These speakers have been a favourite of mine for ages. I got them over a decade ago second hand for $600. Given they are now at least 12 years old and probably more I decided to replace the capacitors in them. As stock they are KSC 50V non polar electrolytics.
First I removed the crossover and checked the capacitor values:
Now the values are 5uF, 16uF and 24uF.. these aren’t commonly available values so I made up close matches of these values by combining various capacitor values from the polyester and polycarbonate capacitors available from Rockby Electronics.
- C1: 16uF – made up using 2 x 6.8 uF and 1 x 2.2 uF
- C2: 24uF – made up using 2 x 12uF
- C3; 5uFÂ – made up using 4.4uFÂ and 0.22 uF.. just to be obsessive as one measured a bit low I added an extra 0.1 uF so they matched more closely.
Here is the crossover circuit as mapped out by tracing the PCB.
|Left Speaker||Right Speaker|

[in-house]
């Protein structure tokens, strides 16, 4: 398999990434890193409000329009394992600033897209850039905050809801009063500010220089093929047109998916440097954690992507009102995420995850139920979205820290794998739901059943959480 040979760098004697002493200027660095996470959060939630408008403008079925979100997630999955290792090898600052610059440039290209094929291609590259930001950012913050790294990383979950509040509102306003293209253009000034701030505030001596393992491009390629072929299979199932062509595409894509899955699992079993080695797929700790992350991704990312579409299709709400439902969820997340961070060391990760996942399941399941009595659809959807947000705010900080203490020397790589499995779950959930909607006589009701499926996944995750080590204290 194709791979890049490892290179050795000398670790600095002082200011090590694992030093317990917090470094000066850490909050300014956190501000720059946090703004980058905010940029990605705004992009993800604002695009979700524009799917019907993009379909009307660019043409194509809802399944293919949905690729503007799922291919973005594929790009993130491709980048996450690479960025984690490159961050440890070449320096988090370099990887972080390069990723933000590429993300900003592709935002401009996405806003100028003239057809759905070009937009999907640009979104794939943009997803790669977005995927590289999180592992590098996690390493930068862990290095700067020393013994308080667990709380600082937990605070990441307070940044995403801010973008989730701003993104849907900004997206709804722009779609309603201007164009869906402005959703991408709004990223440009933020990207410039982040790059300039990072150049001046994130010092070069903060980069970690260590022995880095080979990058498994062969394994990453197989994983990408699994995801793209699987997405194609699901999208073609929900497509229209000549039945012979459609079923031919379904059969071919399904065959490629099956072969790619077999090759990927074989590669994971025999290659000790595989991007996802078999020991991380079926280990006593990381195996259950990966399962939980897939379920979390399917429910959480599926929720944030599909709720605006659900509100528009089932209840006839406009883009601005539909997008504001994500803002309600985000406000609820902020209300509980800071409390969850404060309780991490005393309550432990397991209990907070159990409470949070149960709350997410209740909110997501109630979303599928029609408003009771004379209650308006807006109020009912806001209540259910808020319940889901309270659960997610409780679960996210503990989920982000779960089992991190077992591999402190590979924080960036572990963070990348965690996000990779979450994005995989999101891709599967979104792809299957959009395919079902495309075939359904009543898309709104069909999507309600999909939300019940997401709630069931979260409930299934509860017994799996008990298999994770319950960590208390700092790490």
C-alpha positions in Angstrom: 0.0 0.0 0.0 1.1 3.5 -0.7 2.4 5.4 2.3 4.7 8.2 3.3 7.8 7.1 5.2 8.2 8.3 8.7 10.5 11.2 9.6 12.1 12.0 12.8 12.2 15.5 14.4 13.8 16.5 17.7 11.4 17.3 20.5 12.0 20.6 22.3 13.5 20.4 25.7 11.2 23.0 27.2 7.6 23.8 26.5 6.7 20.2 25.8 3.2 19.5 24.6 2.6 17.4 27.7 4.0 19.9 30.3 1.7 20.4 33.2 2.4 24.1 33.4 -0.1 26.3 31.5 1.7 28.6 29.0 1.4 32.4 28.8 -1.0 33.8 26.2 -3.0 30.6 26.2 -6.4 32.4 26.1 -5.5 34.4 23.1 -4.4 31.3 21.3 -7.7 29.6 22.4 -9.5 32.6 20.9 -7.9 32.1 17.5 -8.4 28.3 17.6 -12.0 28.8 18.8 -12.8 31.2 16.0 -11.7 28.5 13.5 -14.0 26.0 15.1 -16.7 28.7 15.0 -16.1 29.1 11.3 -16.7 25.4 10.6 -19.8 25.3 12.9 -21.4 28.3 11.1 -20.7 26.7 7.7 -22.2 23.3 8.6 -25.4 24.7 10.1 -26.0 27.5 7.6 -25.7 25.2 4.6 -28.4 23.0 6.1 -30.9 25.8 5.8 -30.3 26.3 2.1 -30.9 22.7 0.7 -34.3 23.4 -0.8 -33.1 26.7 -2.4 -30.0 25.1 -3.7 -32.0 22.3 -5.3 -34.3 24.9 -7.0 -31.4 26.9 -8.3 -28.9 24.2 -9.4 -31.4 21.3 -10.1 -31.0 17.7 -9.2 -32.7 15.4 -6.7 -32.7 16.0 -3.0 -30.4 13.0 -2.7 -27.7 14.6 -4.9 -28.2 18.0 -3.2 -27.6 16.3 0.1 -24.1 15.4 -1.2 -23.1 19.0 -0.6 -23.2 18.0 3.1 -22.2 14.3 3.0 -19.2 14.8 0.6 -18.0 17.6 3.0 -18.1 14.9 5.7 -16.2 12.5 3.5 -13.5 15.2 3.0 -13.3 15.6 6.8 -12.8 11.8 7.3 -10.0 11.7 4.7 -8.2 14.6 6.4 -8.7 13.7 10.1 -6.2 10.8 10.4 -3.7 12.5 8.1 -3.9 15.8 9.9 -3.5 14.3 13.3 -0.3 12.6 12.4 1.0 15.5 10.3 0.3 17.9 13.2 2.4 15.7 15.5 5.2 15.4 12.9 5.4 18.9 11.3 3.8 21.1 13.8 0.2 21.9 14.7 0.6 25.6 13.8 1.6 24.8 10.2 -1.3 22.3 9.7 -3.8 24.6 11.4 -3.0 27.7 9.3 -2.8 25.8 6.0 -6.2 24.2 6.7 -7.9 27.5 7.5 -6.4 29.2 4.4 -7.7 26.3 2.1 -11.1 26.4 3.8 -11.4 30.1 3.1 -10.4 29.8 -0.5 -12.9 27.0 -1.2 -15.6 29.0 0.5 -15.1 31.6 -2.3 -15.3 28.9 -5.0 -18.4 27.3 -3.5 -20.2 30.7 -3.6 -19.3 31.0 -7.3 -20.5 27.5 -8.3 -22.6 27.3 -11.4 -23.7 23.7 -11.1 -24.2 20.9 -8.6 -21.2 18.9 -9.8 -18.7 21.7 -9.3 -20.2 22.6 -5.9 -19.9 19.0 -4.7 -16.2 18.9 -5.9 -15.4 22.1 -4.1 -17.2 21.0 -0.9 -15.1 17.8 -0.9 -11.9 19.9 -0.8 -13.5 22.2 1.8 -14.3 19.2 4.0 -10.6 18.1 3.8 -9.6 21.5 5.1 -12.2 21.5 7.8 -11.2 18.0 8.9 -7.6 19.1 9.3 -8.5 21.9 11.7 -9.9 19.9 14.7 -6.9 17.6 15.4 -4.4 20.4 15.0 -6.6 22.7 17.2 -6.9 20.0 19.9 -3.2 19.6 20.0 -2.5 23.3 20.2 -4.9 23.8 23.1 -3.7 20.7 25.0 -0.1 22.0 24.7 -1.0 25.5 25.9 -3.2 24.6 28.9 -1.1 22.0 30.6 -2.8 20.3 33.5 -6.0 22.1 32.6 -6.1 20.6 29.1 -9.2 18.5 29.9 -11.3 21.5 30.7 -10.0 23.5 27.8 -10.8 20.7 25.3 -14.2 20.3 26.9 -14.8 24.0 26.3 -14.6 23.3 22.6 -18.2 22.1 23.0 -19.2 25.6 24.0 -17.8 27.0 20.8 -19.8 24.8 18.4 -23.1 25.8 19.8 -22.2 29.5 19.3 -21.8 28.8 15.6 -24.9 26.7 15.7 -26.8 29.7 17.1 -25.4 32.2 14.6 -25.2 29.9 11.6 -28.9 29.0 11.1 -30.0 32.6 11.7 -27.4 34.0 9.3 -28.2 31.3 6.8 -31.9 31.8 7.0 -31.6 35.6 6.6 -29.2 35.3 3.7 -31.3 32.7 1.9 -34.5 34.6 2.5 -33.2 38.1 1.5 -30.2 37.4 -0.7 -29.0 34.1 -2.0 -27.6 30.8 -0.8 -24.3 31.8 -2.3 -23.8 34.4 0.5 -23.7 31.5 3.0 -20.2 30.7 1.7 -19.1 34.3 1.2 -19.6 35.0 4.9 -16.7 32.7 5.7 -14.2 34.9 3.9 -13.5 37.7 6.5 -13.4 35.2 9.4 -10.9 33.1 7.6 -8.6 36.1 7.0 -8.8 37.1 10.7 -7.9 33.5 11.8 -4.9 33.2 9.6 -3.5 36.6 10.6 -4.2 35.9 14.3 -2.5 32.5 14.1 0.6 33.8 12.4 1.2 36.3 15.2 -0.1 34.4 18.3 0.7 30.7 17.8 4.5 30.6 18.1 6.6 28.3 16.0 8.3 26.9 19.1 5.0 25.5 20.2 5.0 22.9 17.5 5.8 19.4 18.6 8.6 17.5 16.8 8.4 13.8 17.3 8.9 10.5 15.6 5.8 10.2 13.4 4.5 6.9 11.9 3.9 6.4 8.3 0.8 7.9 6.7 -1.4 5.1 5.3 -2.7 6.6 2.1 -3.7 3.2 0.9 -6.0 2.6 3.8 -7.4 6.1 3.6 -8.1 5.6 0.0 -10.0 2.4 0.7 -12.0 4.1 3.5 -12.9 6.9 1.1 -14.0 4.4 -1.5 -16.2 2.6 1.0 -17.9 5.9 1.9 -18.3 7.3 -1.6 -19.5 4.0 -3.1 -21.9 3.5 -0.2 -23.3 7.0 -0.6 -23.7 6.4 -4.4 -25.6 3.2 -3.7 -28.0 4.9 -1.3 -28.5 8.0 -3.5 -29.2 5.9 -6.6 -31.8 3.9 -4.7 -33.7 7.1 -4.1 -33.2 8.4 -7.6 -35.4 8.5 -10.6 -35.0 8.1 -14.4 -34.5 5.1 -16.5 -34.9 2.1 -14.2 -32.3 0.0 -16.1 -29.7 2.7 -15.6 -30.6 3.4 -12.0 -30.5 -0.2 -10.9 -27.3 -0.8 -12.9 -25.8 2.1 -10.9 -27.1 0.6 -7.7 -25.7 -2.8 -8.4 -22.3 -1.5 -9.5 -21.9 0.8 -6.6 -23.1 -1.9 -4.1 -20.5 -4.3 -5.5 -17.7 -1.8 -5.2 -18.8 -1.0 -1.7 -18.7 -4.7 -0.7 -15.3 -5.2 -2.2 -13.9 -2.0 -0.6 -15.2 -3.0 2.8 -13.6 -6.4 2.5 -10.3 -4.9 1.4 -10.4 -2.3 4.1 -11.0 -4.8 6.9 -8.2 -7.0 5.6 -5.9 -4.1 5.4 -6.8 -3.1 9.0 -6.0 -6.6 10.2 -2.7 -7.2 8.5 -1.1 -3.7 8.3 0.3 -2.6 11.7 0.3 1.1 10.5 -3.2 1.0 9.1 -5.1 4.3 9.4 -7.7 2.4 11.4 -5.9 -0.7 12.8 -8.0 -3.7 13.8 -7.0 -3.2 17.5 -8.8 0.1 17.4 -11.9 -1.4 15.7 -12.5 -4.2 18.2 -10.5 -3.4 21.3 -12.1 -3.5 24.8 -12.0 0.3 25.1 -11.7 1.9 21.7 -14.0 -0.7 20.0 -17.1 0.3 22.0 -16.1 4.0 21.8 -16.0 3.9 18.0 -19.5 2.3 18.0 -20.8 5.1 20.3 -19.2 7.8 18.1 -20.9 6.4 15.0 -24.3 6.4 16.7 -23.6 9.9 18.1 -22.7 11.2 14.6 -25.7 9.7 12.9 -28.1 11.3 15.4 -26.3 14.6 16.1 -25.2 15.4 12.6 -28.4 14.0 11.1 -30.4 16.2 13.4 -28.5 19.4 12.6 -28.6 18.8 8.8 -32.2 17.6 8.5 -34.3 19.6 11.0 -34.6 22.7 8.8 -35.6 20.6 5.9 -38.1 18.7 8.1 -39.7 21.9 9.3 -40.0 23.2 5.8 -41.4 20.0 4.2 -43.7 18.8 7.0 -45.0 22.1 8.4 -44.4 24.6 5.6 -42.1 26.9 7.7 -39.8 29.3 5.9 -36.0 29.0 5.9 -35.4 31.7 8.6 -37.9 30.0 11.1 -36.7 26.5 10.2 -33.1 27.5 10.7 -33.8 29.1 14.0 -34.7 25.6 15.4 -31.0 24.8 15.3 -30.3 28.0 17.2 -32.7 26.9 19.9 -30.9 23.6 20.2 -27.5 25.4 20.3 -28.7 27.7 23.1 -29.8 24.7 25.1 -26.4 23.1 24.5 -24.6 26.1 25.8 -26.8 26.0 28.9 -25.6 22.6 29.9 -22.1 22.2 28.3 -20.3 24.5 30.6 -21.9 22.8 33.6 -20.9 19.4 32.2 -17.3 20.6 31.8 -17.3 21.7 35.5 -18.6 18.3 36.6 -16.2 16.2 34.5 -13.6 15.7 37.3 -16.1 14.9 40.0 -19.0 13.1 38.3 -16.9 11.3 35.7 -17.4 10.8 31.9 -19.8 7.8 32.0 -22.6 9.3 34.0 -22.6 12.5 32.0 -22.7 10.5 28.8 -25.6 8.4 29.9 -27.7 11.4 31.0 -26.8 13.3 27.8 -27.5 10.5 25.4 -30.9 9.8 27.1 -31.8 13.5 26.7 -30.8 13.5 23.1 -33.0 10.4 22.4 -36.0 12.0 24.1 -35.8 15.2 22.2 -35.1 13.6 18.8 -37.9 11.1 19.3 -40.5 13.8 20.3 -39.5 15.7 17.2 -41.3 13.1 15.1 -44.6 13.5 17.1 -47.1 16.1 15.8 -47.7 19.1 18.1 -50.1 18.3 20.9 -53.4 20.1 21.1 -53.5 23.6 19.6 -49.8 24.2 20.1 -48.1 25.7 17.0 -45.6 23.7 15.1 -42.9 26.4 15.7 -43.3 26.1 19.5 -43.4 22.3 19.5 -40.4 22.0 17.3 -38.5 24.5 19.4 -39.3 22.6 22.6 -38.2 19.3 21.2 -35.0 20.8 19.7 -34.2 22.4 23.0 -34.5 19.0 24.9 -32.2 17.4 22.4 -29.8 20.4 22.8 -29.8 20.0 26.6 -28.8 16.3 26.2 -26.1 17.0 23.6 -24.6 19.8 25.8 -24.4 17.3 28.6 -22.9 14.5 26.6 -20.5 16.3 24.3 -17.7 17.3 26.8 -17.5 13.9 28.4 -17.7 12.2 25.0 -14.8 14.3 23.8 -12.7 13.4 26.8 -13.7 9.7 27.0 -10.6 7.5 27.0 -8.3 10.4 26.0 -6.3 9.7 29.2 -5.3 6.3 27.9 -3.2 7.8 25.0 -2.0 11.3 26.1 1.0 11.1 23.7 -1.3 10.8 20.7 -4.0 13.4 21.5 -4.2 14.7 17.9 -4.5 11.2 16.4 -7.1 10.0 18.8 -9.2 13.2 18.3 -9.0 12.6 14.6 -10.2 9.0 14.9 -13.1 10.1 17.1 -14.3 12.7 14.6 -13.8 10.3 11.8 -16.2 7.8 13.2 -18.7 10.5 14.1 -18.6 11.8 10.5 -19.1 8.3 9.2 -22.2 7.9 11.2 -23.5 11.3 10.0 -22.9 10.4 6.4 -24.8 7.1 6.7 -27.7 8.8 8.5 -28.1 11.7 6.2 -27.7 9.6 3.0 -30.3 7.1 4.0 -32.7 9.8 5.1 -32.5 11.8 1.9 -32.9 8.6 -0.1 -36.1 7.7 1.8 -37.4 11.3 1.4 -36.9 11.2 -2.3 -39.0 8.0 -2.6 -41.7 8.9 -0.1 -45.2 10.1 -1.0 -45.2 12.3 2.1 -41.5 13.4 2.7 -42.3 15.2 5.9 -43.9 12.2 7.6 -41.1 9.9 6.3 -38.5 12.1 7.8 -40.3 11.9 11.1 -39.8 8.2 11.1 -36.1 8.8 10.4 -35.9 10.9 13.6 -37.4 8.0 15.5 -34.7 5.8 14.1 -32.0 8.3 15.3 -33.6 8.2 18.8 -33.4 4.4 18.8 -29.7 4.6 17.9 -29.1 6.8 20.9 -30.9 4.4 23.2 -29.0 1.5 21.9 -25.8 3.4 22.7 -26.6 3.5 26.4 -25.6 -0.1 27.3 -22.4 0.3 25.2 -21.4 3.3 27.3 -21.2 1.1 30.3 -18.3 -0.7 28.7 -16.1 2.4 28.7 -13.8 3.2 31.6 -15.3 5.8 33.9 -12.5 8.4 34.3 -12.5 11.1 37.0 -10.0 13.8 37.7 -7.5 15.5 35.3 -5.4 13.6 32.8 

|original value||replaced with||original value||replaced with|
C2 especially has drifted up in value to be out of spec on each side, 17% and 14% off respectively.
The crossover looked a lot bulkier after the replacement:
Measurement: using a quick and dirty measurement setup I took some before and after ARTA impulse measirements, here they are plotted using Speaker Workshop. There does appear to be a measureable difference after replacement (right speaker measured).
(click to get higher res image)
Listening: I haven’t really had much time to listen to them in detail, on quick eval they feel less shrill but that could just be that I want them to sound less shrill. But at least with these capacitors the drift in value over time has been arrested.
I used a dab of hot glue to stick the capacitors in place so they dont vibrate, as they are now assemblages of multiple capacitors protuding from the PCB somewhat.
Also hot glued the corners of the terminal plate for a bit of strength, the plastic corners had become crumbly with age and had just fell off when I unscrewed them, though not looking as neat the hot glue will be an adequate replacement.